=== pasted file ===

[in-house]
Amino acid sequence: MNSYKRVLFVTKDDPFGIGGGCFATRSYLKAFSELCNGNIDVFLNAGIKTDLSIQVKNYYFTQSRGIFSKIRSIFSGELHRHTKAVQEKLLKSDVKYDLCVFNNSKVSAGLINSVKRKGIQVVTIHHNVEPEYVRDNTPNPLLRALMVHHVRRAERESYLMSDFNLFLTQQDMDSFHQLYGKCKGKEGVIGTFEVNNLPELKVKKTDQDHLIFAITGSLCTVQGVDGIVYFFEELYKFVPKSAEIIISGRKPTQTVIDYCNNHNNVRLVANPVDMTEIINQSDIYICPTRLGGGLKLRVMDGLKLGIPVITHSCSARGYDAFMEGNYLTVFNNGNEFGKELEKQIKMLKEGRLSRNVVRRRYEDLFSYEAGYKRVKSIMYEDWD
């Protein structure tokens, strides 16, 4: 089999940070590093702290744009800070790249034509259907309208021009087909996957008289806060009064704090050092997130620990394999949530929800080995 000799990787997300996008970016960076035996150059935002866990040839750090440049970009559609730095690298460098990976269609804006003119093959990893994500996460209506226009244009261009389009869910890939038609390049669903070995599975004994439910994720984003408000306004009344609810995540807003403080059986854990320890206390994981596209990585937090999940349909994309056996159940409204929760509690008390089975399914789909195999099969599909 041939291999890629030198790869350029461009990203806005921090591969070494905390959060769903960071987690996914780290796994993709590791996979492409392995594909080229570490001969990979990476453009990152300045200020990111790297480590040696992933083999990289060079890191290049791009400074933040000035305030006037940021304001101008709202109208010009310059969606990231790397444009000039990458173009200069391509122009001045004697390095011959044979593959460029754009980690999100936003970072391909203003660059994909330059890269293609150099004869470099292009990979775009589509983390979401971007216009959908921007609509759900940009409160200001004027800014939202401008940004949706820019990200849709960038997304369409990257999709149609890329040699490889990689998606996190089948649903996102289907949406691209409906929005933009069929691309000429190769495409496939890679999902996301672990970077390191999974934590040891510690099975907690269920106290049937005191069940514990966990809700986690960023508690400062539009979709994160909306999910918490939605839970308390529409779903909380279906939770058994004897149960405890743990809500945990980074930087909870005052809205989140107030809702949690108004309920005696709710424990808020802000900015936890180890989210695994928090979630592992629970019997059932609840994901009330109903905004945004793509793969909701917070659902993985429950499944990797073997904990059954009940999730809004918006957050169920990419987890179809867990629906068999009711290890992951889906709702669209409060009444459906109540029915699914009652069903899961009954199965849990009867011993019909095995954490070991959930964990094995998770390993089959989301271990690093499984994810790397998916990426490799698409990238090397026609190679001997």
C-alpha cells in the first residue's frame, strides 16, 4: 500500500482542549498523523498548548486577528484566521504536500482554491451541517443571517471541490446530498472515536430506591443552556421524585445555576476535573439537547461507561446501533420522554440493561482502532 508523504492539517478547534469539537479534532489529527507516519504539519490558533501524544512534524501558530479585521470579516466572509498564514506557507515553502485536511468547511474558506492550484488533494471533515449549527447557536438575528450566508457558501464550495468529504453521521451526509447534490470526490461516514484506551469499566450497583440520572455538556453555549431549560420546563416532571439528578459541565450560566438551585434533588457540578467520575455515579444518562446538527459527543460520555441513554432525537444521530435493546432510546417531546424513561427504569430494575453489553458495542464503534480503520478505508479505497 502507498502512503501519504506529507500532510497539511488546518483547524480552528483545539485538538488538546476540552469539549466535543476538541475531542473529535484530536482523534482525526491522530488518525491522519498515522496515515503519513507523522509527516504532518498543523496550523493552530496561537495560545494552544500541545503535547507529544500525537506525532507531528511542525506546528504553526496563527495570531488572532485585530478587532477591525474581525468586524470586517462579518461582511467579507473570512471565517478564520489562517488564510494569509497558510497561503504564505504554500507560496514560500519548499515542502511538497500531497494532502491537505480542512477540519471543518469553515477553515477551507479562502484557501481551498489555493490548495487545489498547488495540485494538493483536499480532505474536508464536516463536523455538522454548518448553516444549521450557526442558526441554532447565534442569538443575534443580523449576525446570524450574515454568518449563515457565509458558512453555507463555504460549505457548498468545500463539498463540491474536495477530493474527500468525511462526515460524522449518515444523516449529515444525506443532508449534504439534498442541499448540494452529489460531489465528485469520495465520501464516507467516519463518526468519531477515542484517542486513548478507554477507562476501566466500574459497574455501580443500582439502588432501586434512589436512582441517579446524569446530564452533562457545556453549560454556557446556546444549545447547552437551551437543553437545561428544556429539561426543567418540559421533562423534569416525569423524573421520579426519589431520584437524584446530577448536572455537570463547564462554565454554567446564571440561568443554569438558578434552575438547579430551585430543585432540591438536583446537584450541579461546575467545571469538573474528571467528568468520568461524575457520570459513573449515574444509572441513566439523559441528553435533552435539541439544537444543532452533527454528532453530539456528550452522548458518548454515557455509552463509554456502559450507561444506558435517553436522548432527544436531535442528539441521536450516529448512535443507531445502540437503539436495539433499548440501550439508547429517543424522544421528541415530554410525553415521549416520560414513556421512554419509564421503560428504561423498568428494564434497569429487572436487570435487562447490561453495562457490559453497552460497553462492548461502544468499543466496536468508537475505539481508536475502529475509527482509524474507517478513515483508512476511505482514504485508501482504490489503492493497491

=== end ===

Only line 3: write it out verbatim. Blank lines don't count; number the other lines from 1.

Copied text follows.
């Protein structure tokens, strides 16, 4: 089999940070590093702290744009800070790249034509259907309208021009087909996957008289806060009064704090050092997130620990394999949530929800080995 000799990787997300996008970016960076035996150059935002866990040839750090440049970009559609730095690298460098990976269609804006003119093959990893994500996460209506226009244009261009389009869910890939038609390049669903070995599975004994439910994720984003408000306004009344609810995540807003403080059986854990320890206390994981596209990585937090999940349909994309056996159940409204929760509690008390089975399914789909195999099969599909 041939291999890629030198790869350029461009990203806005921090591969070494905390959060769903960071987690996914780290796994993709590791996979492409392995594909080229570490001969990979990476453009990152300045200020990111790297480590040696992933083999990289060079890191290049791009400074933040000035305030006037940021304001101008709202109208010009310059969606990231790397444009000039990458173009200069391509122009001045004697390095011959044979593959460029754009980690999100936003970072391909203003660059994909330059890269293609150099004869470099292009990979775009589509983390979401971007216009959908921007609509759900940009409160200001004027800014939202401008940004949706820019990200849709960038997304369409990257999709149609890329040699490889990689998606996190089948649903996102289907949406691209409906929005933009069929691309000429190769495409496939890679999902996301672990970077390191999974934590040891510690099975907690269920106290049937005191069940514990966990809700986690960023508690400062539009979709994160909306999910918490939605839970308390529409779903909380279906939770058994004897149960405890743990809500945990980074930087909870005052809205989140107030809702949690108004309920005696709710424990808020802000900015936890180890989210695994928090979630592992629970019997059932609840994901009330109903905004945004793509793969909701917070659902993985429950499944990797073997904990059954009940999730809004918006957050169920990419987890179809867990629906068999009711290890992951889906709702669209409060009444459906109540029915699914009652069903899961009954199965849990009867011993019909095995954490070991959930964990094995998770390993089959989301271990690093499984994810790397998916990426490799698409990238090397026609190679001997």